It is known that E. coli can be transmitted through food that we eat. For example meat products. The meat maybe contaminated with the intestinal contents during slaughter. Food irradiation would help to kill the bacteria and microorganisms inside the ground meat. There are three sources of radiation that are used for food irradiation, gamma rays, x-rays and electron beam. FDA had listed the benefits of food irradiation. First, it helps to kill and eliminate organisms that cause foodborne infections like E. coli and Salmonella. Other than that, irradiation also helps to preserve foods for a long time, acts as the pest-control by destroying the insects that are harmful to the fruits and delay sprouting and ripening to increase longevity. Lastly, irradiation also used to sterilize food so that it can be stored for years without the need of being freeze. On the other hand, people also should adhere to the proper way of preparing and cooking foods. All foods should be handle safely to ensure that the foods are safe enough to be eaten. The meat should be cook thoroughly under high temperature to kill the bacteria contaminating the meat.
Plants and fruits can also become the agents in transmitting E. coli. People should wash all fruits and vegetables thoroughly before eating them especially when they want to eat them raw. Do not drink can drinks or milk unless they are pasteurized. Cross-contamination also should be avoided. Make sure that the utensils that are used during cooking and eating are clean. For example, wash the cutting board before you use it.
E. coli infections also can be caused by human to human transmission through their contact with fecal matter. To avoid this, people should practice meticulous personal hygiene. Practice the correct steps of hand washing to prevent the bacteria from being transmitted to other person. For infants, the best way to fight E. coli infections is through breast-feeding. But for the bottle-feed infants, make sure that the way of preparing the milk is clean and safe. Besides, if the baby have diarrhea, change the diaper frequently and do not wait for it to full to avoid transmission of feces.
As a conclusion, Escherichia coli or E. coli initially is a good bacteria that help human with the process that happen in the gastrointestinal tract. But, there are some of the strain from these bacteria that considered as diarrheagenic E. coli such as ETEC, EAggEC, DAEC, EPEC, EHEC, EIEC. Even though all of these strains may have the same mode of transmission which are foodborne or waterborne, they may differ in the way how they cause the infections in our body. Some may be the invasive types, and some secrete toxin that can affect other cells in the body. Both human and animals can be infected with this bacteria.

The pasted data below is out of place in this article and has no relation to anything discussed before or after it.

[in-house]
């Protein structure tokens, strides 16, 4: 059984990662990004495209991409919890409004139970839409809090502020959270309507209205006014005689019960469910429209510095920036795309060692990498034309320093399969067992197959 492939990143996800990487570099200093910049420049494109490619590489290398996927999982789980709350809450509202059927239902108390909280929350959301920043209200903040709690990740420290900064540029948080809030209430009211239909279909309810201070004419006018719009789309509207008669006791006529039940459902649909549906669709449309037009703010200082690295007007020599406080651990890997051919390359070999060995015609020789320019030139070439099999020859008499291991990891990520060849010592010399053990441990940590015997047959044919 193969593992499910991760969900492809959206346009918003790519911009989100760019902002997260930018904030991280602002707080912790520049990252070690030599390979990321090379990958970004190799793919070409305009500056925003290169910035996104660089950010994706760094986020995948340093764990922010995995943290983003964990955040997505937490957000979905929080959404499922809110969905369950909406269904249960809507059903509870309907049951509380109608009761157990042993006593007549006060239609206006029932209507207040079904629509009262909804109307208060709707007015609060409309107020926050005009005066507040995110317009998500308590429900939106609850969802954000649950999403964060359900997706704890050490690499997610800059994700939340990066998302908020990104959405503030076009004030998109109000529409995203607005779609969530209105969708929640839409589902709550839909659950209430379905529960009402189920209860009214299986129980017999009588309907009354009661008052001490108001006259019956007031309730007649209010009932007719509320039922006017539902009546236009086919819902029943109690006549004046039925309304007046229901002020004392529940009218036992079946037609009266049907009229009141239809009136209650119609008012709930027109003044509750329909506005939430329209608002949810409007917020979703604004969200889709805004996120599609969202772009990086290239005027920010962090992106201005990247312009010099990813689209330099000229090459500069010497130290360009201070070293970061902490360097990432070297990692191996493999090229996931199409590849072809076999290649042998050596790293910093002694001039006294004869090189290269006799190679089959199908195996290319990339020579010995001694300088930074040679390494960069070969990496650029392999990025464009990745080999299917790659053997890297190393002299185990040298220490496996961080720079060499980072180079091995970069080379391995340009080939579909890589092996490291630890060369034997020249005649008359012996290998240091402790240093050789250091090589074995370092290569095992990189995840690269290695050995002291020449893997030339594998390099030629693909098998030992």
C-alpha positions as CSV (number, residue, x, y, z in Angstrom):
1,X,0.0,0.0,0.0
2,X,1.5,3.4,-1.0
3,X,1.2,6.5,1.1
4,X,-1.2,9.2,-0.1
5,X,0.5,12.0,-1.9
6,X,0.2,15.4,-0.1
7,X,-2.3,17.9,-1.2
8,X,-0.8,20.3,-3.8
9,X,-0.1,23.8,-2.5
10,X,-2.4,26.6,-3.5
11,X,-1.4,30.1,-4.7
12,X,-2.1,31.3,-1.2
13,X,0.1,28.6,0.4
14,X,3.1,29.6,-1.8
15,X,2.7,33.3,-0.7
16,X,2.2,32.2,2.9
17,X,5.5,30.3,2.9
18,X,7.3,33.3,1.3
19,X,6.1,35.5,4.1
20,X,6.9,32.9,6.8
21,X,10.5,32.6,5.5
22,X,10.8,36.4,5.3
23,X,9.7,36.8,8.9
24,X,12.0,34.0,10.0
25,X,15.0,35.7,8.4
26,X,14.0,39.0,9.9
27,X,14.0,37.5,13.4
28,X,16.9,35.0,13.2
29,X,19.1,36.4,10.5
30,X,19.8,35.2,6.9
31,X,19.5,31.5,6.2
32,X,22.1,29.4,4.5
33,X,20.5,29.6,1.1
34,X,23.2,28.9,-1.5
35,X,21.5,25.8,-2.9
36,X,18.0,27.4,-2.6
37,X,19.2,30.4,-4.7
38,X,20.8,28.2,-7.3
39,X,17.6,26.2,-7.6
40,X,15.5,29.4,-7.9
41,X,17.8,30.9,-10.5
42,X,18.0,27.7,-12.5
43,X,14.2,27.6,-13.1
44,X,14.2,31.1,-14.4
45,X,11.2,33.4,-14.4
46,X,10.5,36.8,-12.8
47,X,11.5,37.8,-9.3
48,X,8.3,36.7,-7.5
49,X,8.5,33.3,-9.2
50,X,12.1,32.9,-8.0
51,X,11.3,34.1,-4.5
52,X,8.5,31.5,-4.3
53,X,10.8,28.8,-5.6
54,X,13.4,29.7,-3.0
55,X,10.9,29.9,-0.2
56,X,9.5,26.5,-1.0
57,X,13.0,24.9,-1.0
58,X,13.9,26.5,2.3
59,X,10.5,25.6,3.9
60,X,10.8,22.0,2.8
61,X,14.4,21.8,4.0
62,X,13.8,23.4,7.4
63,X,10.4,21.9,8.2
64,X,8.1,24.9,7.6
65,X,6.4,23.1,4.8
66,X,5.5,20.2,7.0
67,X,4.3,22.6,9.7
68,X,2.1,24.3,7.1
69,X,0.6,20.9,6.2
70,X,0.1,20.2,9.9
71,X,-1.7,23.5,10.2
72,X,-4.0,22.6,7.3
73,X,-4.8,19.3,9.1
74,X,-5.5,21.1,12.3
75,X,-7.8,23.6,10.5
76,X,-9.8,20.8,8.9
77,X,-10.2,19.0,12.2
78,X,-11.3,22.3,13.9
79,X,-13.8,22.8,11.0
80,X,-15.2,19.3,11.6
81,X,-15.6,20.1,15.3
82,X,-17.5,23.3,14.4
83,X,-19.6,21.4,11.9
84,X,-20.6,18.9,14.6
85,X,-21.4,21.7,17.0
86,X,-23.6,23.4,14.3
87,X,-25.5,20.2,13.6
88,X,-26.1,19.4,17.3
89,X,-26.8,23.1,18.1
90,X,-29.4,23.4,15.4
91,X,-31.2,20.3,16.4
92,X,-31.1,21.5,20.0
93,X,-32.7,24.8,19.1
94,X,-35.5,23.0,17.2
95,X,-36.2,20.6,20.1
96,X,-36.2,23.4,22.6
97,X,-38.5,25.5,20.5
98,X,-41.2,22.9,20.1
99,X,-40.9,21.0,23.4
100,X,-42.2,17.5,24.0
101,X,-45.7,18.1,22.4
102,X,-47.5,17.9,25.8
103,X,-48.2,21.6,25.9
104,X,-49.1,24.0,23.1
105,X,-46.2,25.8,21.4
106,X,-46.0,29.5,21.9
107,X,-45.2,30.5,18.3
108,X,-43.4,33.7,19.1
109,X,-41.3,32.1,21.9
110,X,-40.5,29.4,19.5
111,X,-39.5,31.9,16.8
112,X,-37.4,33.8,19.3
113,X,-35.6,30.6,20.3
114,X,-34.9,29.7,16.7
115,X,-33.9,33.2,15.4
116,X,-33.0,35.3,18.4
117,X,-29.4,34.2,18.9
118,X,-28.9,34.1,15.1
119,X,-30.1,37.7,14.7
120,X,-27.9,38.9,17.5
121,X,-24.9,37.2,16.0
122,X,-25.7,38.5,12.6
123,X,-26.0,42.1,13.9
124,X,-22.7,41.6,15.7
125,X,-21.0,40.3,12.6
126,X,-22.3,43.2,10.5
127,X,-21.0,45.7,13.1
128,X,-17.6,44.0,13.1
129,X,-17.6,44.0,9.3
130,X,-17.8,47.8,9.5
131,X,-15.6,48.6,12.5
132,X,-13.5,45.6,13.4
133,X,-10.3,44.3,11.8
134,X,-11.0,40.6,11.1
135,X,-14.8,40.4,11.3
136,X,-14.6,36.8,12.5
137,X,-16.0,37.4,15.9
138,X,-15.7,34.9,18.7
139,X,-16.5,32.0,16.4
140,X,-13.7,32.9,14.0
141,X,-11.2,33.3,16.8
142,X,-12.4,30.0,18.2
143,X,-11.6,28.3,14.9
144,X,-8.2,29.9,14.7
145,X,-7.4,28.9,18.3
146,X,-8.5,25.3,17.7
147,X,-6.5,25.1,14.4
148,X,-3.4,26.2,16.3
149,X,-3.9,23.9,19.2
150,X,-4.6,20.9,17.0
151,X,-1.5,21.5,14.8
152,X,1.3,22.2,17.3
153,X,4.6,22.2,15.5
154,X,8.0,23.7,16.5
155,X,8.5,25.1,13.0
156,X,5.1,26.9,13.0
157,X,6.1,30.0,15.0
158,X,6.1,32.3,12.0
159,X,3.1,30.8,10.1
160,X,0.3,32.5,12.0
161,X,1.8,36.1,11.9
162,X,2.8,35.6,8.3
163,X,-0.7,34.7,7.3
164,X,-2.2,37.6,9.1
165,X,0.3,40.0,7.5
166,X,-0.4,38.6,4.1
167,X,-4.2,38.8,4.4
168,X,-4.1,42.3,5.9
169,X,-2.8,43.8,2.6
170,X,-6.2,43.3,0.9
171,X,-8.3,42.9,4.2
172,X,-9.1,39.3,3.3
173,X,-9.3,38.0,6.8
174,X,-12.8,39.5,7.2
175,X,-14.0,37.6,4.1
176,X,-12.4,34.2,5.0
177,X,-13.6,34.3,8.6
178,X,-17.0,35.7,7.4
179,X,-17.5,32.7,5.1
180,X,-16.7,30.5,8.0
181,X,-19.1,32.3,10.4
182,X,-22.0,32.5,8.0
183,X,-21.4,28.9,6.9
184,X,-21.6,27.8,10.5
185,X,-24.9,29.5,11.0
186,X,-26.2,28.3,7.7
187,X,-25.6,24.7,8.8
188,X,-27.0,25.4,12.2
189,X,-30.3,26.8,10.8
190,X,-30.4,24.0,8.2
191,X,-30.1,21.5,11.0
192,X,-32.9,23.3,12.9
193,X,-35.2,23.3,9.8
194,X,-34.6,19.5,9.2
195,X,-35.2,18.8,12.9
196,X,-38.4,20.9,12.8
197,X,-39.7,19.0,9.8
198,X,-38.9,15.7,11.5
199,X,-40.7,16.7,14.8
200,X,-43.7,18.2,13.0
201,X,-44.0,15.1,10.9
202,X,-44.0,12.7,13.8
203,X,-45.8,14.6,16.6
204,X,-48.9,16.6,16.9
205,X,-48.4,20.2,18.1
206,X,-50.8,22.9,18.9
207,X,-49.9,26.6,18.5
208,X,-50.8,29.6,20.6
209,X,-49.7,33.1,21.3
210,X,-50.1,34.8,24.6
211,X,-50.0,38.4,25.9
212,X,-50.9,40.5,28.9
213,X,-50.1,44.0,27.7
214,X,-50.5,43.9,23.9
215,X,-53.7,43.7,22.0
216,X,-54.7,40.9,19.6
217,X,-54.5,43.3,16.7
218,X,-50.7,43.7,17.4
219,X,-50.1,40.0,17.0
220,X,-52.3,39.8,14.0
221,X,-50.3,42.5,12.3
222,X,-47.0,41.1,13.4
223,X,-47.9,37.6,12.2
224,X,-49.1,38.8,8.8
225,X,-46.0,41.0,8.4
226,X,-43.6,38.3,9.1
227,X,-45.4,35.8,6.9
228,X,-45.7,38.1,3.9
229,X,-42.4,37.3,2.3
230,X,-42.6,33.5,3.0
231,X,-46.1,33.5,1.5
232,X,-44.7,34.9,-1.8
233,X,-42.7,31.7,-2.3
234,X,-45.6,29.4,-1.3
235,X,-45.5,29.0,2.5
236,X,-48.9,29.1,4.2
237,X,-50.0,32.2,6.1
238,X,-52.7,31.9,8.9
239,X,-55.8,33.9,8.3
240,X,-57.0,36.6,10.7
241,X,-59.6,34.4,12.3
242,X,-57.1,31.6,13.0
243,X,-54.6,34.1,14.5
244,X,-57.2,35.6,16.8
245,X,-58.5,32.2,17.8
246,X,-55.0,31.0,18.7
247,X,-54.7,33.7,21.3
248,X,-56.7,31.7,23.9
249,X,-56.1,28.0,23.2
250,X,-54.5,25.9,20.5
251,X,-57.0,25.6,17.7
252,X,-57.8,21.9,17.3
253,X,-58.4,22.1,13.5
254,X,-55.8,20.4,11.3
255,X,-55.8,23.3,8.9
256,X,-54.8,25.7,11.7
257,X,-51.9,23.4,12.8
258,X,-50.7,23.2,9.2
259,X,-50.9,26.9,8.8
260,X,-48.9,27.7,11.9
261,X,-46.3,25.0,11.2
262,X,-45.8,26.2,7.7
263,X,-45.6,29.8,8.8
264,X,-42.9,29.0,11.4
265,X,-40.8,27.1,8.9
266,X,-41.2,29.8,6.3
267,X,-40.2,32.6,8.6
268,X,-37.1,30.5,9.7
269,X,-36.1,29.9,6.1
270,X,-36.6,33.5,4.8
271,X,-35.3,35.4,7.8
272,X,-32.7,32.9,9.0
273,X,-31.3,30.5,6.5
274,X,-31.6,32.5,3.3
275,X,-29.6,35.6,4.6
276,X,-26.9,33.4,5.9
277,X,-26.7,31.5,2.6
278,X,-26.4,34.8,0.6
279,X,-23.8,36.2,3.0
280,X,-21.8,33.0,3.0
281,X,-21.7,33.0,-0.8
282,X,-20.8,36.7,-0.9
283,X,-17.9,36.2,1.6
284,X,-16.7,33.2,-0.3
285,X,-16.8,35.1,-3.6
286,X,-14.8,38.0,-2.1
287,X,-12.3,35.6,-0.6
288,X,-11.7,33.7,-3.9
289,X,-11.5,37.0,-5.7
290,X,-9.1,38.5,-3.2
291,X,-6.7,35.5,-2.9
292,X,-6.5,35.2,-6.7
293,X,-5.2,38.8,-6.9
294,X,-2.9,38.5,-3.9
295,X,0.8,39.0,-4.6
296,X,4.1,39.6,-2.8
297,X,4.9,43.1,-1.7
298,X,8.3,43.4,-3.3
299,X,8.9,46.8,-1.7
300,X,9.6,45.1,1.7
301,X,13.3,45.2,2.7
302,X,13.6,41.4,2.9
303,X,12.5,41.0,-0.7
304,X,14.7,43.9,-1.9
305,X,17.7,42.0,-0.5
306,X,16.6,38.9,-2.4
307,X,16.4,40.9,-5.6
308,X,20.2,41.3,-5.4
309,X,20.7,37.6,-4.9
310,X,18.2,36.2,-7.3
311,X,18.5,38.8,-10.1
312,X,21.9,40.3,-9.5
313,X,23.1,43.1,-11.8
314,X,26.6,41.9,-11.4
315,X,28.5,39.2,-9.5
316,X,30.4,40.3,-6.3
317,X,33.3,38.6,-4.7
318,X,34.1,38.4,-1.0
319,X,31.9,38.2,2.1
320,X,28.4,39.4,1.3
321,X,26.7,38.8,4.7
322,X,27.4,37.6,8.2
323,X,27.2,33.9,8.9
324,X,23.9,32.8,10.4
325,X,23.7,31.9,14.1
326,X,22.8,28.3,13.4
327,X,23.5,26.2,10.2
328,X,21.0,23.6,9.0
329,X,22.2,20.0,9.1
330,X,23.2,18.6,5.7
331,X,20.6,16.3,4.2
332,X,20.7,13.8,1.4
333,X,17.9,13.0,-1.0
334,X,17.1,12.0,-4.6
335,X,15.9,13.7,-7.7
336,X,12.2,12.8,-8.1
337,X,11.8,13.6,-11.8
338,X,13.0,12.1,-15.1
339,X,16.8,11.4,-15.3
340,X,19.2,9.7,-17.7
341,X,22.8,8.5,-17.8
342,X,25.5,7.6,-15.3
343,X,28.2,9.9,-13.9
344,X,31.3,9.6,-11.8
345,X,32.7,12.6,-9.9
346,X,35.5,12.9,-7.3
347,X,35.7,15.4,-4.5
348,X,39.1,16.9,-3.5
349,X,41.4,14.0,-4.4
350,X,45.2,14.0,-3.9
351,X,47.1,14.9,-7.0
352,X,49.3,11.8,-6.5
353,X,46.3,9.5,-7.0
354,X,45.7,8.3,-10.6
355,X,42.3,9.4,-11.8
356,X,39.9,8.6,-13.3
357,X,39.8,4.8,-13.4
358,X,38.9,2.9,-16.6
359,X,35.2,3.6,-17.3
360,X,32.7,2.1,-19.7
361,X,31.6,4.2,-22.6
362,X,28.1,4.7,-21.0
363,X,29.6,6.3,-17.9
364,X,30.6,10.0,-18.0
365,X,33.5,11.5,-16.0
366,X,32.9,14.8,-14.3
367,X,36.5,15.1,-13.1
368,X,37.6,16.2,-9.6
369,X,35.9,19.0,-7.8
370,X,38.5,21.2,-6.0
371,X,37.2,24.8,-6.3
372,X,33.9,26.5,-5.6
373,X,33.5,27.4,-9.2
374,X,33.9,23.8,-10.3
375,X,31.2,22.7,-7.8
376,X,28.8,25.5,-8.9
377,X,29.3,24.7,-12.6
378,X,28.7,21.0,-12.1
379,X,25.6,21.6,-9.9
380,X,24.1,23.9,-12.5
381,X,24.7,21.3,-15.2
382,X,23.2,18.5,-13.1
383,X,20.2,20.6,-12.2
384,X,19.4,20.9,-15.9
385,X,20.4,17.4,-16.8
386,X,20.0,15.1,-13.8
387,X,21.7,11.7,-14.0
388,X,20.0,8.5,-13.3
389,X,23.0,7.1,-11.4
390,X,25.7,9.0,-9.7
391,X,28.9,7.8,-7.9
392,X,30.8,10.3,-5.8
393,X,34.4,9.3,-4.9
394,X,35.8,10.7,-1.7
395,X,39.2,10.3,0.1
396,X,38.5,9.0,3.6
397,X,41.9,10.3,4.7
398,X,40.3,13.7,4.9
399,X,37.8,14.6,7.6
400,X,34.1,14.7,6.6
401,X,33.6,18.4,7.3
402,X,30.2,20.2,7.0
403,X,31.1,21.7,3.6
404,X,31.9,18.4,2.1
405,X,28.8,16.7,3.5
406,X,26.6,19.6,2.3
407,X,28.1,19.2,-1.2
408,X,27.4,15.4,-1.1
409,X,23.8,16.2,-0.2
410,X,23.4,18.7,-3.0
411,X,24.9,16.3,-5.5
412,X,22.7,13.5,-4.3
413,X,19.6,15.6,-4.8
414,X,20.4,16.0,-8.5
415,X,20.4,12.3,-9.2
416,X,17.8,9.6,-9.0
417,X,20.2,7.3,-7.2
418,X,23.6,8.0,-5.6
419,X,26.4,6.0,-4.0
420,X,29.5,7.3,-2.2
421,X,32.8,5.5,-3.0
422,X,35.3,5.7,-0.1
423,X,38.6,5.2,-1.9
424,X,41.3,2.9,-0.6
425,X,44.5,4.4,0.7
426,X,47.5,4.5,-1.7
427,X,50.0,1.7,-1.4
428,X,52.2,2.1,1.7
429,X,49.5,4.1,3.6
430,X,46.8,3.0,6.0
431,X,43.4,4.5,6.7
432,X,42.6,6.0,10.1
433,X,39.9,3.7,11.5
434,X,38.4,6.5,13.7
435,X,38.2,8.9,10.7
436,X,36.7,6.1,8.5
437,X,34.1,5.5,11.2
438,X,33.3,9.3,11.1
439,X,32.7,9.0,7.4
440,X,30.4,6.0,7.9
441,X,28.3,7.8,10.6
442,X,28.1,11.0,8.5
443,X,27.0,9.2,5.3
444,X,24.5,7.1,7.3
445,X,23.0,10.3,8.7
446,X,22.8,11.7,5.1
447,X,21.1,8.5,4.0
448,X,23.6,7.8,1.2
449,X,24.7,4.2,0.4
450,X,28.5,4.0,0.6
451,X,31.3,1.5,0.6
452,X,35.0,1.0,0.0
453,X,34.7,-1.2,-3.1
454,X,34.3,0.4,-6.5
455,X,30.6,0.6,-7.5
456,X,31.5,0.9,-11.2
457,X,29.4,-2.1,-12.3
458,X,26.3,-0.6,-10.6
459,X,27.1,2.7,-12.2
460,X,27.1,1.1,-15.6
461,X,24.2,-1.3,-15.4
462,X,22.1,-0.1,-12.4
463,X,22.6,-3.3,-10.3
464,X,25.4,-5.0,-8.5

Taking care of one’s personal hygiene is the best way to control and prevent the E. coli infections. Adhere to the correct way of hand hygiene, wash the fruits and vegetables before eating them and do not eat or drink unpasteurized milk and canned foods or drinks. All human are prone to be infected with this bacteria including the babies. It is the best for the mothers to keep breast-feeding their babies to protect them from being infected with E. coli.
Salyers, A. A., & Whitt, D. D. (2002). Diarrheagenic Escherichia Coli. Bacterial Pathogenesis: A Molecular Approach, 407-420.
U.S. Food and Drug Administration (FDA). (2014). Food Irradiation: What You Need to Know. Retrieved from http://www.fda.gov/Food/ResourcesForYou/Consumers/ucm261680.htm
Marks, J. W. (2014). E. coli 0157:H7 (Escherichia coli 0157:H7 infection). Retrieved from http://www.medicinenet.com/e_coli__0157h7/article.htm#e_coli_0157h7_facts
Centers for Disease Control and Prevention (CDC). (2006). Traveler’s Diarrhea. National Center for Immunization and Respiratory Diseases: Division of Bacterial Diseases. Retrieved from http://www.cdc.gov/ncidod/dbmd/diseaseinfo/travelersdiarrhea_g.htm
Todar, K. (2012). Escherichia coli in the Gastrointestinal Tract. Todar’s Online Textbook of Bacteriology. Retrieved from http://textbookofbacteriology.net/e.coli_2.html
Hartsock, A. (n.d.). Growth Requirements of E. coli. and Auxotrophs. Retrieved by http://educationportal.com/academy/lesson/growthrequirementsofecoliandauxotrophs.html
Nordqvist, C. (2014). What is E. coli? (escherichia coli. Retrieved from http://www.medicalnewstoday.com/articles/68511.php
Pelczar, R. M. (2014). Microbiology: Bacteria (eubacteria and archaea). Encyclopedia Britannica. Retrieved from http://global.britannica.com/EBchecked/topic/380246/microbiology/48790/Bacteriaeubacteriaandarchaea
 The cell wall composition have less peptidoglycan and are structurally more complex, with an outer membrane that contains lipopolysaccharides
 The essential metabolites that are important to an organism but that organism is unable to synthesize them.
 Short fingerlike projections
 This is a problem for travelers from developed countries with good hygiene who visit countries with poor hygiene standards.
 Peptides that can be destroyedoralteredbyheat.
 Peptides that can keep their 3D structure and remain active at temperatures as high as 100°C.
 Food irradiation (the application of ionizing radiation to food) is a technology that improves the safety and extends the shelf life of foods byreducing or eliminating microorganisms and insects